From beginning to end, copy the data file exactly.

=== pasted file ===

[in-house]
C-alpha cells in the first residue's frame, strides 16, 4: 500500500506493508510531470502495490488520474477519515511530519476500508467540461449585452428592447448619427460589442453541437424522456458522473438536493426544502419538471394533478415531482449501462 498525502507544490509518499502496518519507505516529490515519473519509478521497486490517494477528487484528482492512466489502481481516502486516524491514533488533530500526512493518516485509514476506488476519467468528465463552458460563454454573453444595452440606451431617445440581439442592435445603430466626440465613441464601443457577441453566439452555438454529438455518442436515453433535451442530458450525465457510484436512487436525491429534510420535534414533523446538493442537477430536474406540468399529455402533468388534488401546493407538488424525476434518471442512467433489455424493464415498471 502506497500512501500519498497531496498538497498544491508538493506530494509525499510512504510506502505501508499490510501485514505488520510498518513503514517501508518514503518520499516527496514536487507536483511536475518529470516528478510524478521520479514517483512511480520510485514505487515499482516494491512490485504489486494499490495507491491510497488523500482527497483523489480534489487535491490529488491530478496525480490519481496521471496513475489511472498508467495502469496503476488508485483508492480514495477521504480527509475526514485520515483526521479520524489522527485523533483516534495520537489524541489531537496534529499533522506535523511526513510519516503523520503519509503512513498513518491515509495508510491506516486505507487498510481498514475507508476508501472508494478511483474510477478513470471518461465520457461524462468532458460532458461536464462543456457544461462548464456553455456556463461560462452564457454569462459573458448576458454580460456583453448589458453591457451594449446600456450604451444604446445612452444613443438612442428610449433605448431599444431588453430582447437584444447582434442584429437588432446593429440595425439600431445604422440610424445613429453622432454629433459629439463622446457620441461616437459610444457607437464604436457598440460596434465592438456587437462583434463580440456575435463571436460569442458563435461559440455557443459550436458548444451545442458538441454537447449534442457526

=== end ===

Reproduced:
[in-house]
C-alpha cells in the first residue's frame, strides 16, 4: 500500500506493508510531470502495490488520474477519515511530519476500508467540461449585452428592447448619427460589442453541437424522456458522473438536493426544502419538471394533478415531482449501462 498525502507544490509518499502496518519507505516529490515519473519509478521497486490517494477528487484528482492512466489502481481516502486516524491514533488533530500526512493518516485509514476506488476519467468528465463552458460563454454573453444595452440606451431617445440581439442592435445603430466626440465613441464601443457577441453566439452555438454529438455518442436515453433535451442530458450525465457510484436512487436525491429534510420535534414533523446538493442537477430536474406540468399529455402533468388534488401546493407538488424525476434518471442512467433489455424493464415498471 502506497500512501500519498497531496498538497498544491508538493506530494509525499510512504510506502505501508499490510501485514505488520510498518513503514517501508518514503518520499516527496514536487507536483511536475518529470516528478510524478521520479514517483512511480520510485514505487515499482516494491512490485504489486494499490495507491491510497488523500482527497483523489480534489487535491490529488491530478496525480490519481496521471496513475489511472498508467495502469496503476488508485483508492480514495477521504480527509475526514485520515483526521479520524489522527485523533483516534495520537489524541489531537496534529499533522506535523511526513510519516503523520503519509503512513498513518491515509495508510491506516486505507487498510481498514475507508476508501472508494478511483474510477478513470471518461465520457461524462468532458460532458461536464462543456457544461462548464456553455456556463461560462452564457454569462459573458448576458454580460456583453448589458453591457451594449446600456450604451444604446445612452444613443438612442428610449433605448431599444431588453430582447437584444447582434442584429437588432446593429440595425439600431445604422440610424445613429453622432454629433459629439463622446457620441461616437459610444457607437464604436457598440460596434465592438456587437462583434463580440456575435463571436460569442458563435461559440455557443459550436458548444451545442458538441454537447449534442457526